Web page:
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A 3rd party com module being used from c# via interop generated interface is leaking memory

The 3rd party c++ method signature is:

somemethod(....., long** param3, long** param4)

The generated interop method is:

somemethod(...., IntPtr param3, IntPtr param4)

The last 2 params are assigned arrays by the umanaged dll, and are freed from c# Marshal.CoMemFree (dont remember exact sig atm)

Using the same method from C++ via com interface and freeing in same way does not produce leaks

Using tlbimp from the command line produces:

TlbImp : warning TI0000 : At least one of the arguments for
'Sometype.somemethod' cannot be marshaled by the runtime
marshaler. Such arguments will therefore be passed as a pointer and may
require unsafe code to manipulate.

I find it surprising long** params can't be marshalled automatically.

Have a better understanding of c++ (excl. Com black magic) than .net, but implementing the .net side...

What is the correct way to access and free the memory passed back in param3 and param4. I suspect they should be 'out IntPtr'?

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2 Answers 2

This declaration is strongly incompatible with COM Automation. Arrays need to be passed as SAFEARRAYs so it is crystal clear how large they are and how their memory is managed. Passing a long** would typically indicate that the callee is responsible for allocating the array and returning a pointer to the array. Exactly how it is supposed to allocate is the problem, it isn't clear whether it should use the process heap, the COM heap or can use the CRT heap.

Tlbimp.exe throws a fit, it doesn't know how to properly translate the argument type. You would have to decompile the interop library with ildasm.exe, edit the IL to turn the argument into out IntPtr or out int[] and compile it again with ilasm.exe. The only reasonable guess you have for an allocator is Marshal.AllocCoTaskMem(). Might work, might leak badly. You need help from the component vendor or author to avoid having to guess.

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Only roughly understand your anser, the gist being its not looking hopefull. 'callee is responsible for allocating the array' as is documented by 3rd party and caller responsible for freeing. Does the tlbimp generated interface have to be used? Is it possible to hand code the interface with the correct types instead? Alternativley the idea is to write a wrapper dll exposing a c interface via PInvoke, not sure how much of a kludge that is... –  hanlonj Apr 14 '11 at 13:18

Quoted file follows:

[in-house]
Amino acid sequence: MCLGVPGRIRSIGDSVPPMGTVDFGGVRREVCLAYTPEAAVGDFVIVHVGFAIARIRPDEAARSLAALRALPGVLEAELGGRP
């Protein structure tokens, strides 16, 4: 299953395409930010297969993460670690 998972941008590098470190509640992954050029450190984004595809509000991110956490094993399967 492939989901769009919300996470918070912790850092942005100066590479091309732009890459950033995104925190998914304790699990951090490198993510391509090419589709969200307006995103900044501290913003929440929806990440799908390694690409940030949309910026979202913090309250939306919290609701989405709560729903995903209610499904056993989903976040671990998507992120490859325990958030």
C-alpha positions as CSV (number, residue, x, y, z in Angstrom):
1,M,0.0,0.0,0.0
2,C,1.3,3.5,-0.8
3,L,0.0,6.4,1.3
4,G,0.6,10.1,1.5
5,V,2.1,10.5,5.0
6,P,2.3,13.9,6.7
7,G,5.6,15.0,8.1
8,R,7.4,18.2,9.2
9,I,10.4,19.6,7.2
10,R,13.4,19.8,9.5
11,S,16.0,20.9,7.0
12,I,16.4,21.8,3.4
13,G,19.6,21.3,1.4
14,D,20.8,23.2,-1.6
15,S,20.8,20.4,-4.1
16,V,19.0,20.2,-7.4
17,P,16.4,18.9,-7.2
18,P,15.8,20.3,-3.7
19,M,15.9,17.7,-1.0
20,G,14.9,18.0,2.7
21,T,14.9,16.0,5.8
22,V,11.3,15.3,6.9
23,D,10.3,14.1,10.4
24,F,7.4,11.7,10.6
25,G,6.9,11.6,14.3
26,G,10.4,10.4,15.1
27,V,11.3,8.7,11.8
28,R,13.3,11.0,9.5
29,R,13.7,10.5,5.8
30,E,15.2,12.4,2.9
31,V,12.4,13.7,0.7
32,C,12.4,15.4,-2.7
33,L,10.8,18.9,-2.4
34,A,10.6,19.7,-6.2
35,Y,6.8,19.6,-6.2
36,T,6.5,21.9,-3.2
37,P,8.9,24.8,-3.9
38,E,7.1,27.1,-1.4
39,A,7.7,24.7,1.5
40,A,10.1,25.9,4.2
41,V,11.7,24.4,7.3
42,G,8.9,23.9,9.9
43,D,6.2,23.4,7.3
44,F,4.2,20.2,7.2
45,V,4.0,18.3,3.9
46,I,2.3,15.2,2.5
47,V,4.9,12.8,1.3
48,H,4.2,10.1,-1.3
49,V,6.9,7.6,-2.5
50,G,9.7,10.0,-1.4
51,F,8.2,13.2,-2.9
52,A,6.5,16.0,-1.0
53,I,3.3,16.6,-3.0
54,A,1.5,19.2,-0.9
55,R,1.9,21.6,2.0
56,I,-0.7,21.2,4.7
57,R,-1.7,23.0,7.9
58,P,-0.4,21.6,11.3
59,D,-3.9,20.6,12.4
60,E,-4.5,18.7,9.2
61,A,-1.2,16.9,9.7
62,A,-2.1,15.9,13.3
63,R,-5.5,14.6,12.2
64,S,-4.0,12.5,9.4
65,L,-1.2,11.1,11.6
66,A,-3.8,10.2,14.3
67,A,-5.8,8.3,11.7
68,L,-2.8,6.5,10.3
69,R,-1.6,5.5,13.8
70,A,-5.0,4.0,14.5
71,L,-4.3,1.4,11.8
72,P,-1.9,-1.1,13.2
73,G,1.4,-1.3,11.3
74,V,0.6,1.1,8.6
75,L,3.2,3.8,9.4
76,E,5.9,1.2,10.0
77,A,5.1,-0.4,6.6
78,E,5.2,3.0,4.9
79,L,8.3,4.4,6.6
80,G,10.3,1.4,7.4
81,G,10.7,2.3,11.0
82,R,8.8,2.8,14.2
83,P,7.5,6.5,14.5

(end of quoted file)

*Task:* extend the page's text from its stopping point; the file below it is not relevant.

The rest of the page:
'The only reasonable guess you have for an allocator is Marshal.AllocCoTaskMem(). Might work, might leak badly. You need help from the component vendor or author to avoid having to guess.' - are you suggesting mem needs to be allocated c# side before calling the method which itself allocates the actual array within unmanaged dll? –  hanlonj Apr 14 '11 at 13:26
    
Yes, the long** suggests that the callee must allocate the array. As long as you implement the code in C# you really do need the interop library. And you have to edit it. Writing the code in C++/CLI is certainly an option, use #import to import the type library and get the _com_ptr_t smart pointers. You however still don't know how to properly allocate the array. –  Hans Passant Apr 15 '11 at 12:06
    
The library allocates the array, the client/caller is required to free it, maybe unclear in OP. How to get the address of the allocated array was the difficulty. –  hanlonj Apr 17 '11 at 8:22
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up vote 0 down vote accepted

Found 'a' way to get expected functionality, not sure how sound the solution is. Following works without leaking

long* arr1 = null;
long* arr2 = null;

IntPtr parr1 = new IntPtr(&arr1);
IntPtr parr2 = new IntPtr(&arr2);

somemethod(....., parr1, parr2);

Marshal.CoTaskMemFree(new IntPtr(arr1));
Marshal.CoTaskMemFree(new IntPtr(arr2));

Caveats:

  1. Have not tried to access the arrays, I don't actually need the contents, but to do so I guess probably requires Marshall.Copy calls.

  2. Intuitively the call should be somemethod(....., ref parr1, ref parr2); However it appears IntPtr is actually more like a void pointer, so although it's passed by value it's value is the address of arr1 so the callee is able to assign into arr1, smells wrong but it works, possibly the arr1 or parr1 should be allocated with Marshal.CoTaskMemAlloc (?)

  3. I had tried the above before in a console application and it still leaked, however when specifying [STAThread] (as opposed to not specifying / default) the leaking stops. The fact apartment thing changes the meaning of code so subtlety stinks

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